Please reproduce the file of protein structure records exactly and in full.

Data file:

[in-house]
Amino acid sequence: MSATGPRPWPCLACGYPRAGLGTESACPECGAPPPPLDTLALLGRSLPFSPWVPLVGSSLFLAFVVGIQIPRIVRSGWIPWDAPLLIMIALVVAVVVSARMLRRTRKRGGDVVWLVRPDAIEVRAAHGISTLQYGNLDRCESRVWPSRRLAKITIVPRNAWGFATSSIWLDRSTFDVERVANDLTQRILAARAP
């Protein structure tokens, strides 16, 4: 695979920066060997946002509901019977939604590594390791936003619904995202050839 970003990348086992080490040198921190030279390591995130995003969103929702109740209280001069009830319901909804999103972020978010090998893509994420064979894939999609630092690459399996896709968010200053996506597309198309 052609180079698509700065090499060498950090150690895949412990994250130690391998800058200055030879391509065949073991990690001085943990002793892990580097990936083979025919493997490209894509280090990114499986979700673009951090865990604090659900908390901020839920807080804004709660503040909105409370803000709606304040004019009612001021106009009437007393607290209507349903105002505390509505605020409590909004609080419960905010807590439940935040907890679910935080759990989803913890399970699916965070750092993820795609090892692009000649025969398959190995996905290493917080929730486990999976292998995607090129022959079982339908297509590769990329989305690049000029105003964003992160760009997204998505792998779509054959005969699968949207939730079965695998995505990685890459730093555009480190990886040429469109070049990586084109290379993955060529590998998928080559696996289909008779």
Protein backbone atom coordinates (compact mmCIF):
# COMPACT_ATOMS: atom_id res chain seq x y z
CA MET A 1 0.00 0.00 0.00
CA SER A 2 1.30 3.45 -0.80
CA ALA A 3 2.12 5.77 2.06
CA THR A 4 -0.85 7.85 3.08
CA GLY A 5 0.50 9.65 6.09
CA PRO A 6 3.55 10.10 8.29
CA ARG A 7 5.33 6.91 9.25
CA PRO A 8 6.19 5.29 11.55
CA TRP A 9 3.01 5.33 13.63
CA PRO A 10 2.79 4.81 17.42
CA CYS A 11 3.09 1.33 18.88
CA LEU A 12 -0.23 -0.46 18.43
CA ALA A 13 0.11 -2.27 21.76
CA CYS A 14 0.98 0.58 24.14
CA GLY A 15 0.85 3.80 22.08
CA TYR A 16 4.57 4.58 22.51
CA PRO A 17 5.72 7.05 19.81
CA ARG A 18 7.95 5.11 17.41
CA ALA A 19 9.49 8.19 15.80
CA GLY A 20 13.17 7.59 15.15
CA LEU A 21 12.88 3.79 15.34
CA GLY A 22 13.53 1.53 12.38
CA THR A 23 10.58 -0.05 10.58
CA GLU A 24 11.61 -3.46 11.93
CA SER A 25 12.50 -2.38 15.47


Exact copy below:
[in-house]
Amino acid sequence: MSATGPRPWPCLACGYPRAGLGTESACPECGAPPPPLDTLALLGRSLPFSPWVPLVGSSLFLAFVVGIQIPRIVRSGWIPWDAPLLIMIALVVAVVVSARMLRRTRKRGGDVVWLVRPDAIEVRAAHGISTLQYGNLDRCESRVWPSRRLAKITIVPRNAWGFATSSIWLDRSTFDVERVANDLTQRILAARAP
């Protein structure tokens, strides 16, 4: 695979920066060997946002509901019977939604590594390791936003619904995202050839 970003990348086992080490040198921190030279390591995130995003969103929702109740209280001069009830319901909804999103972020978010090998893509994420064979894939999609630092690459399996896709968010200053996506597309198309 052609180079698509700065090499060498950090150690895949412990994250130690391998800058200055030879391509065949073991990690001085943990002793892990580097990936083979025919493997490209894509280090990114499986979700673009951090865990604090659900908390901020839920807080804004709660503040909105409370803000709606304040004019009612001021106009009437007393607290209507349903105002505390509505605020409590909004609080419960905010807590439940935040907890679910935080759990989803913890399970699916965070750092993820795609090892692009000649025969398959190995996905290493917080929730486990999976292998995607090129022959079982339908297509590769990329989305690049000029105003964003992160760009997204998505792998779509054959005969699968949207939730079965695998995505990685890459730093555009480190990886040429469109070049990586084109290379993955060529590998998928080559696996289909008779």
Protein backbone atom coordinates (compact mmCIF):
# COMPACT_ATOMS: atom_id res chain seq x y z
CA MET A 1 0.00 0.00 0.00
CA SER A 2 1.30 3.45 -0.80
CA ALA A 3 2.12 5.77 2.06
CA THR A 4 -0.85 7.85 3.08
CA GLY A 5 0.50 9.65 6.09
CA PRO A 6 3.55 10.10 8.29
CA ARG A 7 5.33 6.91 9.25
CA PRO A 8 6.19 5.29 11.55
CA TRP A 9 3.01 5.33 13.63
CA PRO A 10 2.79 4.81 17.42
CA CYS A 11 3.09 1.33 18.88
CA LEU A 12 -0.23 -0.46 18.43
CA ALA A 13 0.11 -2.27 21.76
CA CYS A 14 0.98 0.58 24.14
CA GLY A 15 0.85 3.80 22.08
CA TYR A 16 4.57 4.58 22.51
CA PRO A 17 5.72 7.05 19.81
CA ARG A 18 7.95 5.11 17.41
CA ALA A 19 9.49 8.19 15.80
CA GLY A 20 13.17 7.59 15.15
CA LEU A 21 12.88 3.79 15.34
CA GLY A 22 13.53 1.53 12.38
CA THR A 23 10.58 -0.05 10.58
CA GLU A 24 11.61 -3.46 11.93
CA SER A 25 12.50 -2.38 15.47